[ skip to navigation ]
The House Church Network: Dedicated to Kingdom Expansion
What is Significant About Jacob's Wrestling Match?

This week we take a walk through the world of story and metaphor. Steve writes, “I'm trying to find interpretations of the account of Jacob wrestling with God. What is the significance of this event? Why did it happen? Do we know?”

The story in question is found in Genesis 32 and goes like this: Jacob was a scoundrel from birth. The second-born twin, Jacob’s birth came at the heels of his brother—Jacob was literally grasping Esau’s foot as the two were born. Esau grew to become a great hunter, while Jacob apparently became a skilled cook. With scheming and treachery Jacob traded a bowl of lentil soup for his brother’s birthright, that is, the family inheritance (Genesis 25). Later, when Father Isaac lay on his death bed, he called for his oldest so he could bless him with a final blessing. However, Jacob and his mother schemed once again and tricked Isaac into blessing Jacob instead, crushing Esau’s heart (Genesis 27). With this act, Jacob had to flee for his life and he hid out at his Uncle Laban’s for many years where he finally got his comeuppance (he was swindled in a marriage contract). In the end, though, Jacob prospered and became a wealthy man while under the employ of his uncle.

In due time, God indicates that Jacob should return to his homeland. Still fearing for his life, Jacob sets out with his family and his flocks. As he travels along he makes plans on how to appease an angry brother. The day before his arrival, he sends flocks of sheep, goats, cattle, camels, and donkeys as gifts ahead to his brother to soften him up. Then he divides his flocks, servants, and family, and sends them on ahead of him as well while he spends the night alone.

And here is where the story of Jacob’s wrestling with God is inserted. Without a word of explanation, without a word of warning, Jacob is confronted by a “man” who wrestles with him all night long. At daybreak, Jacob has held out and the man touches Jacob’s hip which is immediately disjointed and then demands to be released. Jacob, who must be in some pain, demands a blessing from his opponent and the “man” asks, “What is your name?” Jacob answers and then he is told, “Your name will no longer be Jacob, but Israel, because you have struggled with God and with men and have overcome” (Genesis 32.28). Apparently unsure whether this is a blessing or not, Jacob inquires of his opponent’s name and instead of an answer gets a blessing that is satisfactory. When Jacob releases his rival, Jacob exclaims, “I have seen God face to face and have lived” (32.30). And then, as abruptly as the story begins, it ends with Jacob limping off into the sunrise and the narrator explaining that this is the reason the Israelites do not eat the meat of the tendon attached to the hip socket (even though there is no tendon attached to the hip socket).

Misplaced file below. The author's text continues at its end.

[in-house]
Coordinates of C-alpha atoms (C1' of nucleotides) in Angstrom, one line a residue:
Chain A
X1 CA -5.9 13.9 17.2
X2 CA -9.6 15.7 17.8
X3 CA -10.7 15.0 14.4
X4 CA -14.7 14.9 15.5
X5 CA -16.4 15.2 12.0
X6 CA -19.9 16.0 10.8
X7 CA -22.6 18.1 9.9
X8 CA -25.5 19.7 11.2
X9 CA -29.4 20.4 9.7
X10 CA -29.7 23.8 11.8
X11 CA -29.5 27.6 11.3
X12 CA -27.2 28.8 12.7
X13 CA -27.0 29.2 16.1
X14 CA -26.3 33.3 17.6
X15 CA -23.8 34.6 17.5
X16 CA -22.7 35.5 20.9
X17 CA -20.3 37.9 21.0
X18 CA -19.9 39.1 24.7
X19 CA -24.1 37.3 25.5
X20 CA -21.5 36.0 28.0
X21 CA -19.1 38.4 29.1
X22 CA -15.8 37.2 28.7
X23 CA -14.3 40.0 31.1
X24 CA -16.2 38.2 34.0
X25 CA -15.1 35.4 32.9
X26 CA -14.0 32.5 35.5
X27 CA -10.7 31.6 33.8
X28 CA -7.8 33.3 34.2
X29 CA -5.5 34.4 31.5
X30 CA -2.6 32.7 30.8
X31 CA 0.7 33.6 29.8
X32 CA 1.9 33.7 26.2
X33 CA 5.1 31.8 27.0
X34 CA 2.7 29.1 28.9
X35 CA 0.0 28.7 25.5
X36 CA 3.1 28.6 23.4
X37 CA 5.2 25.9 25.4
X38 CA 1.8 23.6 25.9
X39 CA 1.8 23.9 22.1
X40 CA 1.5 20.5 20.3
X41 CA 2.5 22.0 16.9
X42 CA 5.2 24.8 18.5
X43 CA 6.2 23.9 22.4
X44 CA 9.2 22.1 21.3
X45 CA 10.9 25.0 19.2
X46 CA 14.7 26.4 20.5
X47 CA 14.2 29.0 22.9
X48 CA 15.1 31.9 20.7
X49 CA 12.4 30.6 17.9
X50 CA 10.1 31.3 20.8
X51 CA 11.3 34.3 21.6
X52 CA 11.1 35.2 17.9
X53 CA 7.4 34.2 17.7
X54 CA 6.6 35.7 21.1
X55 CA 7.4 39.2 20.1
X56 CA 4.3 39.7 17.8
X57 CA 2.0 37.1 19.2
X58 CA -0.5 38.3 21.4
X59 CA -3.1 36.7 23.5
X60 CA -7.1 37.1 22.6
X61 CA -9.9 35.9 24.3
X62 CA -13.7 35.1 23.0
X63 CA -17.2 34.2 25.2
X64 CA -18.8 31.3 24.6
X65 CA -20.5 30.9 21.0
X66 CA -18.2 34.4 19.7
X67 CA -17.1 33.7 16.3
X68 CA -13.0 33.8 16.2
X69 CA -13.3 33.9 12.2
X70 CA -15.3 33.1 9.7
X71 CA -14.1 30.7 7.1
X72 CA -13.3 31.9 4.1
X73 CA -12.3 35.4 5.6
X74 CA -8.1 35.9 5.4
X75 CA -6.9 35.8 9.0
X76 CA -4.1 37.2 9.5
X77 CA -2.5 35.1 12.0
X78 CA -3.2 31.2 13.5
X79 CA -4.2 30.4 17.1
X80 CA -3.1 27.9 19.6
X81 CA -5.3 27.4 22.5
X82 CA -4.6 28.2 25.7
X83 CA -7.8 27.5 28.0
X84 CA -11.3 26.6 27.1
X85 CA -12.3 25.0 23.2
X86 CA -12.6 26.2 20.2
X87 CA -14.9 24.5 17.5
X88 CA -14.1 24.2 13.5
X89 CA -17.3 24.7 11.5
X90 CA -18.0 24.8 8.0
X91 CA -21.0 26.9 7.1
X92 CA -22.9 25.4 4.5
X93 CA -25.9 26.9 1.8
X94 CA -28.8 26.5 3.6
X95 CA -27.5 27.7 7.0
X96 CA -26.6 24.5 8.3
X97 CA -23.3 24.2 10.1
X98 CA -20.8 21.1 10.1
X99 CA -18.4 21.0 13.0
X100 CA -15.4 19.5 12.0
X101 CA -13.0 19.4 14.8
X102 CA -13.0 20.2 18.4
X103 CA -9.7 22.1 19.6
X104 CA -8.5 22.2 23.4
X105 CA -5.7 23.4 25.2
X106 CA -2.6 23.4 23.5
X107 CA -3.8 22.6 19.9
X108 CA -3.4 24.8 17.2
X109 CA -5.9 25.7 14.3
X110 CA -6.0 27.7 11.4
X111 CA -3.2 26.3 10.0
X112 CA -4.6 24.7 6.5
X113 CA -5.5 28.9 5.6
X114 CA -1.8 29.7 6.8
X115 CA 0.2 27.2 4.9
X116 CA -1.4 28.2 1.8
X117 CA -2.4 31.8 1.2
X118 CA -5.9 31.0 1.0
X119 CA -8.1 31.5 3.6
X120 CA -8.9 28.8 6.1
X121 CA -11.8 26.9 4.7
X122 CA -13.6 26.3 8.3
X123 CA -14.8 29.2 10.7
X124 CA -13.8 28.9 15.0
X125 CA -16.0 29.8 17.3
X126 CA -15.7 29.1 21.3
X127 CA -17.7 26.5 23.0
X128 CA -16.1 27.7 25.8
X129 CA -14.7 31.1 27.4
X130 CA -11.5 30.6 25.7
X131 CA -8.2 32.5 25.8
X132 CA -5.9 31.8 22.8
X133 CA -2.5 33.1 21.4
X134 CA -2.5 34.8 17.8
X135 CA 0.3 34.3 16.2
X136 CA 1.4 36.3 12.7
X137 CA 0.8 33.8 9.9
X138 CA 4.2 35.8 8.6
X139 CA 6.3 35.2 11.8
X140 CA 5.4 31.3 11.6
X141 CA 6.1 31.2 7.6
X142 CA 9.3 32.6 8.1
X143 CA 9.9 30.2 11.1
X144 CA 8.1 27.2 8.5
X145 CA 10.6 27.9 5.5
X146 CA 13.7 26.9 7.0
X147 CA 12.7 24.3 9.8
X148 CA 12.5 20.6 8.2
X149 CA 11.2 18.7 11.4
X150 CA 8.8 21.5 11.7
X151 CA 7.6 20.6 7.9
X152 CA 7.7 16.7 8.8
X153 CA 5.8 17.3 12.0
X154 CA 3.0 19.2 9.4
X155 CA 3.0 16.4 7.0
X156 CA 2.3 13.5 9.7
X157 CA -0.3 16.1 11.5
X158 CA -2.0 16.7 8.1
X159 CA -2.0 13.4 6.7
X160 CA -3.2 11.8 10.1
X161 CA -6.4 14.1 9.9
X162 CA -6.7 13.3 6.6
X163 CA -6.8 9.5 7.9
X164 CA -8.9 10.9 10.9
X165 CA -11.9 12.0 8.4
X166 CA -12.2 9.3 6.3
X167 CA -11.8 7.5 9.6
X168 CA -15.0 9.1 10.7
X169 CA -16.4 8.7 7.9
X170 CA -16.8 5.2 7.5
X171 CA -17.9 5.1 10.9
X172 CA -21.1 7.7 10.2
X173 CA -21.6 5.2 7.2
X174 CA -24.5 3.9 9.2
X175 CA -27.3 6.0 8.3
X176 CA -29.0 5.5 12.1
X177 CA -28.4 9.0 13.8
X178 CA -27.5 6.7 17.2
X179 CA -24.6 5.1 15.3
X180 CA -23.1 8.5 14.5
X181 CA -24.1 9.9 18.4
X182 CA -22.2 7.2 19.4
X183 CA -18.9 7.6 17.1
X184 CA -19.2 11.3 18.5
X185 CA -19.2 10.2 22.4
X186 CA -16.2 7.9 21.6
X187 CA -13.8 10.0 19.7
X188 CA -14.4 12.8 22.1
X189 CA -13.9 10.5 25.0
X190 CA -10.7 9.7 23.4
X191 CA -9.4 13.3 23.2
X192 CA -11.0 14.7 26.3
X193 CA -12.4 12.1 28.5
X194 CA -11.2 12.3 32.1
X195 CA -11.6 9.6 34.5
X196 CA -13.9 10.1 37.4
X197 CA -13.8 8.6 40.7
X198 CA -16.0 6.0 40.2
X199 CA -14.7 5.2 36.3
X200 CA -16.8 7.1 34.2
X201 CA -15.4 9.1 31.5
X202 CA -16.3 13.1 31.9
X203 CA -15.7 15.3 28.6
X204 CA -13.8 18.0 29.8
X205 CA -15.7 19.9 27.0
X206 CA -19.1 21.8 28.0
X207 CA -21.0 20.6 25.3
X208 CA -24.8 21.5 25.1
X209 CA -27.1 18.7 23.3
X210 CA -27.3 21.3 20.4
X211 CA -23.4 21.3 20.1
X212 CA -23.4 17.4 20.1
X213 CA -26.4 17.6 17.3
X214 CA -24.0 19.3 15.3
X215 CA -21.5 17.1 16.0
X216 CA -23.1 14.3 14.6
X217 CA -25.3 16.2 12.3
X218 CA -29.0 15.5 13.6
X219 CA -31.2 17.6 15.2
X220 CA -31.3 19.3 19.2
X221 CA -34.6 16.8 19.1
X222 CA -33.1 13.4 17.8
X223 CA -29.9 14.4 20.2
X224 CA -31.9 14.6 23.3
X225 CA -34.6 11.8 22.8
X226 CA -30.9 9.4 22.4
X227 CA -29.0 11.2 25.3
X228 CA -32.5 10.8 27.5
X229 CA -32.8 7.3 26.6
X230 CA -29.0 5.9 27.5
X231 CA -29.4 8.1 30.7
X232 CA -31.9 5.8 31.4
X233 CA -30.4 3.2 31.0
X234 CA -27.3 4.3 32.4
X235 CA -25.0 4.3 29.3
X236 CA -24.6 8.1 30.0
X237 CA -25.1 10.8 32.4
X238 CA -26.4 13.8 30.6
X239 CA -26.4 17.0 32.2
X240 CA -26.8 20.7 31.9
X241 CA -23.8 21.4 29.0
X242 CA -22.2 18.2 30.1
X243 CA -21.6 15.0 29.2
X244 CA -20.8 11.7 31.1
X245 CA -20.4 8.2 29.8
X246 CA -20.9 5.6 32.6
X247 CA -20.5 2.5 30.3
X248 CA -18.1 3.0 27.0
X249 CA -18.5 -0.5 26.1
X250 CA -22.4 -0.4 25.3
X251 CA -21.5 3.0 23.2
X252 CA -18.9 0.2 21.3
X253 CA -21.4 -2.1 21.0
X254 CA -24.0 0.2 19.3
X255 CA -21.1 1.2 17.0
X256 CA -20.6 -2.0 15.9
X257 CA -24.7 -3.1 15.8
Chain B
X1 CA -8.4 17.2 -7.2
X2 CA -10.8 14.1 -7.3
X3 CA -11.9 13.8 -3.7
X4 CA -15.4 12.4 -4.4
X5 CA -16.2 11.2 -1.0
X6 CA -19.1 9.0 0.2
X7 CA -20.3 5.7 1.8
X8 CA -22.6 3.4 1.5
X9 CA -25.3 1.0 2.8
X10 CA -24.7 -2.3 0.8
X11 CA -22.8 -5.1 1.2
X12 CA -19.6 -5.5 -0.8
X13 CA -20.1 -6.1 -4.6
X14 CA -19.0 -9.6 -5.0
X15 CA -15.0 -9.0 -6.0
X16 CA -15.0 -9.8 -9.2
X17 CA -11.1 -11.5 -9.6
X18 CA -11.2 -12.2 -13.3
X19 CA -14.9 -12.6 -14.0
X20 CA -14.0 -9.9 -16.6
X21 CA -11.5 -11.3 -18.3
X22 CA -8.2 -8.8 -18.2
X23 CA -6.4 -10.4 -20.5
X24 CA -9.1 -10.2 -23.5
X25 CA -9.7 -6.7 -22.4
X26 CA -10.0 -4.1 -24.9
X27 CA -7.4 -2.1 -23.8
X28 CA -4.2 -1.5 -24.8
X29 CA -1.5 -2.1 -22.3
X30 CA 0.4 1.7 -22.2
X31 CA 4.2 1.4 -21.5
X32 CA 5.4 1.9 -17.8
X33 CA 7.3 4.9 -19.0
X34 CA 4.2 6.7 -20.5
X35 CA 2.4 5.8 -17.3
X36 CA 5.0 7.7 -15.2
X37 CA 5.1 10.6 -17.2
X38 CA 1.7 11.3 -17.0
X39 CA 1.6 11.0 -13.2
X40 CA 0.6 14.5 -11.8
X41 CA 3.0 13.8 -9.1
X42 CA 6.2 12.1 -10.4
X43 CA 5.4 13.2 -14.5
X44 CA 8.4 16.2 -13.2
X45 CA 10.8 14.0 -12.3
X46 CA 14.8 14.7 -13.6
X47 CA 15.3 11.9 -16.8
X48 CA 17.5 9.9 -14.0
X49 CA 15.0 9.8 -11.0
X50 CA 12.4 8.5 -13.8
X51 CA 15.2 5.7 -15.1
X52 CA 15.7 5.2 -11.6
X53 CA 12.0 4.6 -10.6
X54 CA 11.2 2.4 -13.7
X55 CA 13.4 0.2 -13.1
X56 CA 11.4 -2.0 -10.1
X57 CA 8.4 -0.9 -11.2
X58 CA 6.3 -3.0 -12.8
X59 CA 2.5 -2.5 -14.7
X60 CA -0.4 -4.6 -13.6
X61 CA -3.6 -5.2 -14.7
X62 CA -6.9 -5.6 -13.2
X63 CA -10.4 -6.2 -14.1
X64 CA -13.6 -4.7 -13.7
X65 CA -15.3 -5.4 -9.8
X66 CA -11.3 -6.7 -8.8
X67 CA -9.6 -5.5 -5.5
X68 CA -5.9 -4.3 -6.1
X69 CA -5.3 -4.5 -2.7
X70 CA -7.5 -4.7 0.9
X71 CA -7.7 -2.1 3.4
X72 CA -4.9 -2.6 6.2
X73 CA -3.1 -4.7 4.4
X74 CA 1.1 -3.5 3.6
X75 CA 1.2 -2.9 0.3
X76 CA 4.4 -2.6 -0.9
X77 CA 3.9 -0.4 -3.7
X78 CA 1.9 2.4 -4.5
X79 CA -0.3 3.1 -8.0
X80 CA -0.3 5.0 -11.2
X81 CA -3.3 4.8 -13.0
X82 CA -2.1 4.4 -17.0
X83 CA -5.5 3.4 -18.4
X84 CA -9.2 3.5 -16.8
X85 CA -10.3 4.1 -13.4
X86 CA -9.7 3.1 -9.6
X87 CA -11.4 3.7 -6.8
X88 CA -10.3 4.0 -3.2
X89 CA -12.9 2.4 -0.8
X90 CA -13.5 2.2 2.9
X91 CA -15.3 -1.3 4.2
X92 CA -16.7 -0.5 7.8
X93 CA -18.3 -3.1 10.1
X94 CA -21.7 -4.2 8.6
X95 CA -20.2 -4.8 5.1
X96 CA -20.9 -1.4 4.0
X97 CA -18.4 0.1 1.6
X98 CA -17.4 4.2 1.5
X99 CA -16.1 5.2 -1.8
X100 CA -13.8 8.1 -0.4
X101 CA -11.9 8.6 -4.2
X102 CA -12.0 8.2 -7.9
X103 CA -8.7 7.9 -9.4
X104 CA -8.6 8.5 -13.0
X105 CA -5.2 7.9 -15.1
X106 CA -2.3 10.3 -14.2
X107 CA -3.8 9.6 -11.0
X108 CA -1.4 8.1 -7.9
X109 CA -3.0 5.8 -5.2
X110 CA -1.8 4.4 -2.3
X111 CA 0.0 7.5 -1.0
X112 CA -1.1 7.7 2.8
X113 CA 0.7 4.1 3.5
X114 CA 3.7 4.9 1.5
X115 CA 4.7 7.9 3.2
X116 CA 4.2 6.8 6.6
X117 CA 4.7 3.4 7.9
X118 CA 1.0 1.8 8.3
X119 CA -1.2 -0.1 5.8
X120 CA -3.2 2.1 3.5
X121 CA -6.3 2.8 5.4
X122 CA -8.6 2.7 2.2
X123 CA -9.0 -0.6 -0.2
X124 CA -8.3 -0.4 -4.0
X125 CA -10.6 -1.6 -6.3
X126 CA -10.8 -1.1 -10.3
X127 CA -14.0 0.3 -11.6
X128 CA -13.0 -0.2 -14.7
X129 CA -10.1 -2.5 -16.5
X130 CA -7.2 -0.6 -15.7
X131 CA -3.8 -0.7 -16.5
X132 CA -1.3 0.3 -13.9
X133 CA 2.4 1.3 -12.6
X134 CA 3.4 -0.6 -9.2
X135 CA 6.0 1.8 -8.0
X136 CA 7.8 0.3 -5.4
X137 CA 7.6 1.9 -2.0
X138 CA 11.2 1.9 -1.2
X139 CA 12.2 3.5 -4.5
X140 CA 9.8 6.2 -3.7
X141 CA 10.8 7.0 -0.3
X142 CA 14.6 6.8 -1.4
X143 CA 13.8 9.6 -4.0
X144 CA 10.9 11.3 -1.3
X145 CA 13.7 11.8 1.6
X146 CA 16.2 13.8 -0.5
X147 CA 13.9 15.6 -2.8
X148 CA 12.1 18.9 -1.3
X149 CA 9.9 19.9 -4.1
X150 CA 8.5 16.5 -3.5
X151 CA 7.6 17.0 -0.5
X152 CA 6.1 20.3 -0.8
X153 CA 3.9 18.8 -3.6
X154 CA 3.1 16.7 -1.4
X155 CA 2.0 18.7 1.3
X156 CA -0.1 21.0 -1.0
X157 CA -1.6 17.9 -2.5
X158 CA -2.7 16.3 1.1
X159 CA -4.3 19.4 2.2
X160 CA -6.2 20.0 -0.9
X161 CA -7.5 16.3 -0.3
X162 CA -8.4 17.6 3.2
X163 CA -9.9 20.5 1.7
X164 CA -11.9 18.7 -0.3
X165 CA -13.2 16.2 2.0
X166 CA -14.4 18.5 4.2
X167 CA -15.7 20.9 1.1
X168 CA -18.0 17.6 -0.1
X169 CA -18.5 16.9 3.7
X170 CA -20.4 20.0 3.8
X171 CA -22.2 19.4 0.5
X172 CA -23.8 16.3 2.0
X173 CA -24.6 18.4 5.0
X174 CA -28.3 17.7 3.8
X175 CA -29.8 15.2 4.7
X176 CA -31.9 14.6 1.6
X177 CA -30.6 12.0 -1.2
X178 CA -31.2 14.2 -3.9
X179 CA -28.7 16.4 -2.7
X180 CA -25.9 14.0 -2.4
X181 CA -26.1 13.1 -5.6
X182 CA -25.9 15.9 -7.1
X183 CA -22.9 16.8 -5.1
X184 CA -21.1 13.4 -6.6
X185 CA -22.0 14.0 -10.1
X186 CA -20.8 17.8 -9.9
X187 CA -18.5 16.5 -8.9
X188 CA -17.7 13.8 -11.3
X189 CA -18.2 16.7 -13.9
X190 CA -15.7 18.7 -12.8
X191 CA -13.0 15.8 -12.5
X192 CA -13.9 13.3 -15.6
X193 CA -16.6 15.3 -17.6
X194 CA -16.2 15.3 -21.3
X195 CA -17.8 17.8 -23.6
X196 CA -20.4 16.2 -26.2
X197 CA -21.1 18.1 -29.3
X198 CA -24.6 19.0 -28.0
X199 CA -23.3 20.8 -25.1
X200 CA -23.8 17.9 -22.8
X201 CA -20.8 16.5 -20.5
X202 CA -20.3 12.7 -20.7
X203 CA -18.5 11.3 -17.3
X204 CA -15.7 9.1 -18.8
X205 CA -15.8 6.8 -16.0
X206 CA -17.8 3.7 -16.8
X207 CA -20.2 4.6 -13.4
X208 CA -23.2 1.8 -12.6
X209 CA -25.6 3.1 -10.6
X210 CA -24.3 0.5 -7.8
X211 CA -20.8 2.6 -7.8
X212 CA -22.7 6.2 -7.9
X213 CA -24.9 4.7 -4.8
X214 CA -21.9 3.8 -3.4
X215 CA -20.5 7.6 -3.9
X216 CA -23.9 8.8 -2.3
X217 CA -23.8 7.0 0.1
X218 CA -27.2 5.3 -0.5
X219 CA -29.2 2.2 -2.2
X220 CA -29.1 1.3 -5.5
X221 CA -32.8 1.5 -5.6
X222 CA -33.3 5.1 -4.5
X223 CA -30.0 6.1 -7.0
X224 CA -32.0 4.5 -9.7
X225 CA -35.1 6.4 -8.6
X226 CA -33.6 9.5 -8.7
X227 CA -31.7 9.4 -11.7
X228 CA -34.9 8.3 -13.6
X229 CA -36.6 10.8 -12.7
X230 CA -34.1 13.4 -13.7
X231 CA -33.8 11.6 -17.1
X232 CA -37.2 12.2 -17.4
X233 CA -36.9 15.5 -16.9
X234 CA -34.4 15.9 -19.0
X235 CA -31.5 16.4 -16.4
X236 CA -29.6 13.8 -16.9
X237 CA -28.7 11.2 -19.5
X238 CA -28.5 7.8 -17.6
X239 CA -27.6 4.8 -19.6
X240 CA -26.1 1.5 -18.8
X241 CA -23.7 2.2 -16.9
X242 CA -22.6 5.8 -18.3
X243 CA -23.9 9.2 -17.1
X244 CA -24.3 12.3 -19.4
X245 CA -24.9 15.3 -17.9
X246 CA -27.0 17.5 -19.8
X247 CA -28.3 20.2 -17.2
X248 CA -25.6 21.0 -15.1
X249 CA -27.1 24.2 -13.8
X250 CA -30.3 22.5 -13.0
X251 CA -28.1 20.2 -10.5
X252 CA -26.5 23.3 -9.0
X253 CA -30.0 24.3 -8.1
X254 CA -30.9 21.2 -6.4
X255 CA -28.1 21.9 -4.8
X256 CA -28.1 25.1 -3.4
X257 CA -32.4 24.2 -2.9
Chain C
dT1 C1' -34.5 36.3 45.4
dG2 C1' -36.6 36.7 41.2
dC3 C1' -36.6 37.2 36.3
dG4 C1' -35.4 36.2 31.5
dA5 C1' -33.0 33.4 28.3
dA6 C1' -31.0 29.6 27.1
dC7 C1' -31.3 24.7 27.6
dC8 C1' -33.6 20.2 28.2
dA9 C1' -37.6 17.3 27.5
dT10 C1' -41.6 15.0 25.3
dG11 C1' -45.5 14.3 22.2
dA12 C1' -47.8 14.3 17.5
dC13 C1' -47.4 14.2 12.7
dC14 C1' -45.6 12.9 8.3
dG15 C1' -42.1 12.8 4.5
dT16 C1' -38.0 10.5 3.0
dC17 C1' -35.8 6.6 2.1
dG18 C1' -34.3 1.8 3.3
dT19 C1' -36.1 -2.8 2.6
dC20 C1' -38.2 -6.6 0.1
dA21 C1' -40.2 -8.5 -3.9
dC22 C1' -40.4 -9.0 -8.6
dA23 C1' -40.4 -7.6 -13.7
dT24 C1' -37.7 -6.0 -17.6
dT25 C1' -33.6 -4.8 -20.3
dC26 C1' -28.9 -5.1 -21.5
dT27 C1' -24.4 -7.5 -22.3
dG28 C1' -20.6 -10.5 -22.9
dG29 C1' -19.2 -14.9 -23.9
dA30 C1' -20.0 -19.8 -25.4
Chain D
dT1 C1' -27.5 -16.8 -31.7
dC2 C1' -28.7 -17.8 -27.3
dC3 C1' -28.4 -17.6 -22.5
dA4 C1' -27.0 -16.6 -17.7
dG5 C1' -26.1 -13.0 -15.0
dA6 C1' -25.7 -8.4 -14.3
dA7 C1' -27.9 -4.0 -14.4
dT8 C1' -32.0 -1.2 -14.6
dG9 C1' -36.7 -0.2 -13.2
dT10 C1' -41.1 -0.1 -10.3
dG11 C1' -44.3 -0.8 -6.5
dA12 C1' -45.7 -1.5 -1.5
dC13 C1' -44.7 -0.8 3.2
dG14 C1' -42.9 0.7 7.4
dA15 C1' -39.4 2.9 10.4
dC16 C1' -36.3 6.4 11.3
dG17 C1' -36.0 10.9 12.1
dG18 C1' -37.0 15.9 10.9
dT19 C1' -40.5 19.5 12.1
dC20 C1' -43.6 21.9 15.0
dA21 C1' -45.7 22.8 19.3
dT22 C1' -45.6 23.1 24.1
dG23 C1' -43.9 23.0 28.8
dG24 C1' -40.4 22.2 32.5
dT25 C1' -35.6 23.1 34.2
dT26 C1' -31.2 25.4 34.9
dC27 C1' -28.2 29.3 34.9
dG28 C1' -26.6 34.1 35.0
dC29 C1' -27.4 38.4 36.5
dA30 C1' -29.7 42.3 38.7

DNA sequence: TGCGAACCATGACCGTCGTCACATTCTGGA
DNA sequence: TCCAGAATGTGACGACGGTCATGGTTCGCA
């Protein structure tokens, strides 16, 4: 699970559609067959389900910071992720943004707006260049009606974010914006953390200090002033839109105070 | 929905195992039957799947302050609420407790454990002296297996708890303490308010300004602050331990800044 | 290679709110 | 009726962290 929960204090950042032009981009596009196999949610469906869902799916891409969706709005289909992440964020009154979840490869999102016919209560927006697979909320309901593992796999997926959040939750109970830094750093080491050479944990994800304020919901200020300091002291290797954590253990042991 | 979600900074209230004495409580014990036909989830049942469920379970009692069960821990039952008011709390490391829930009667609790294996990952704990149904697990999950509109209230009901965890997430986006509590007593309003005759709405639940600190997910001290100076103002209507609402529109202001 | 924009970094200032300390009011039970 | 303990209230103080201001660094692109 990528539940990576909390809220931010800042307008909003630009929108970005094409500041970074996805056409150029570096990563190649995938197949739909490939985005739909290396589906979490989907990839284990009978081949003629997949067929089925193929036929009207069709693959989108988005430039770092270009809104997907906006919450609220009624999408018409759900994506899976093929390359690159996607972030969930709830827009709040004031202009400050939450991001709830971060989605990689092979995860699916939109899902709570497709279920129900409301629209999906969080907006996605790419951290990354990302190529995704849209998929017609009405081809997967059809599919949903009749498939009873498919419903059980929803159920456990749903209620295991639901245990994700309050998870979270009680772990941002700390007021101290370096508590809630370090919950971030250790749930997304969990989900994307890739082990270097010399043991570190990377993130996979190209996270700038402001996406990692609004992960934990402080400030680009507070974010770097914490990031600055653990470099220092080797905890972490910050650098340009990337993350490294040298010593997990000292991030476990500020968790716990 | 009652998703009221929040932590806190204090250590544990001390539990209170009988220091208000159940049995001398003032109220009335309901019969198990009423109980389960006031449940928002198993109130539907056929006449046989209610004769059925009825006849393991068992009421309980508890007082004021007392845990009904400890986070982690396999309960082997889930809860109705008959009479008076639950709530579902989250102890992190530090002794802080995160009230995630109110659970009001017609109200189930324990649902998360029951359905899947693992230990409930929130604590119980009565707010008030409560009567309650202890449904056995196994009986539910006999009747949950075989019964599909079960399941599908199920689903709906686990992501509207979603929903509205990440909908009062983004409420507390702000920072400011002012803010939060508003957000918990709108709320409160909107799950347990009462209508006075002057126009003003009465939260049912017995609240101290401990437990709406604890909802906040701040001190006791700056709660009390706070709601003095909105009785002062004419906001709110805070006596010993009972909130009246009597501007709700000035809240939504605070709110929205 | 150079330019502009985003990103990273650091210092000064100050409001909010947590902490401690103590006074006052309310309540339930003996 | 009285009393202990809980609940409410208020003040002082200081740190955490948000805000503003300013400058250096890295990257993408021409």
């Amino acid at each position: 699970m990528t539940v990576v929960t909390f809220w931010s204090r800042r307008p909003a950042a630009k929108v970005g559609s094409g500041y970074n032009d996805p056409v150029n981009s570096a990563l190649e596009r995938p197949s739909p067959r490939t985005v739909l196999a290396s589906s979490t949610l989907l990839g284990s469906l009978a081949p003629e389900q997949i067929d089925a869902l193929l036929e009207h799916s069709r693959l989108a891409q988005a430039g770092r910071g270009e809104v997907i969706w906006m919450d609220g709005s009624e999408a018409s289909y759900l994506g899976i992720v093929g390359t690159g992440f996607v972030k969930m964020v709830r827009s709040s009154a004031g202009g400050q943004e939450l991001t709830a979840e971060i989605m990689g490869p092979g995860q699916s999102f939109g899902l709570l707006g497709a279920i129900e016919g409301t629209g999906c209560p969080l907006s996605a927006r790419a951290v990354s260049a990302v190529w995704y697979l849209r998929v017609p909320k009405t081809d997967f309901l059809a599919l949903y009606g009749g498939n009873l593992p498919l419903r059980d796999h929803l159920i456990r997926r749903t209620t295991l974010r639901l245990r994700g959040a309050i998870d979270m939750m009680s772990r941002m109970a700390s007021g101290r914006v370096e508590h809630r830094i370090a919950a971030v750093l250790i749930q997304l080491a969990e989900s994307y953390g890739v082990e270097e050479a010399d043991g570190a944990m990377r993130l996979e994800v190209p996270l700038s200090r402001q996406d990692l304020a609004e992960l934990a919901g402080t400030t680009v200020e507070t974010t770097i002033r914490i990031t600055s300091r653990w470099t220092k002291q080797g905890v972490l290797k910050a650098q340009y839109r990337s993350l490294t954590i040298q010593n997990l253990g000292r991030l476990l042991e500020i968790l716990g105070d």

So, what’s this story all about? 

To some, the obvious meaning revolves around Jacob’s limp. Before this point in his life, Jacob has been a trickster, a scoundrel, and was dependent on his own devices to secure his good fortune. However, after this story, Jacob lives a fairly sedentary and quiet life and seems to be a more godly man. The conclusion by some is that this event marks a turning point in Jacob’s life and that through his weakness, Jacob learned to depend on God.

However, there is another possible answer to the question of the story’s origins. Many stories in the Bible, particularly in the Old Testament, are etiologies, that is, stories told to answer the question “why.” In this case, we have two possible etiological origins for the story. The first answers the question, “Why are we called Israel?” The name Israel means “Struggles with God,” and in the context of the story it is clear why Jacob, the father of the twelve tribes of Israel, was renamed (never mind that the story of the Hebrew nation and the longer history of Israel itself has been one long struggle with God).

The second possible etiology revolves around the dietary custom of the “tendon” attached to the hip. The problem with this particular notion is that there are no tendons attached to the hip socket—ligaments, yes; tendons, no. However, to clear up the matter, according to the rabbis this passage is actually prohibiting the consumption of the sciatic nerve which is contained in the muscles of the thigh and must be removed for the meat to be kosher.

In any event, the story of Jacob wrestling with God seems to be a parenthetical story. The renaming of Jacob occurs again in Genesis 35.9-15 under different circumstances and takes place in a different location, and the prohibition against the hip socket tendon is found nowhere else. So, is the story there to resolve questions about names and meat, or to teach about dependence on God? The answer is that those are good questions that we may never get satisfactory answers to. We may have to leave it as one of the questions for heaven.

Go to top of page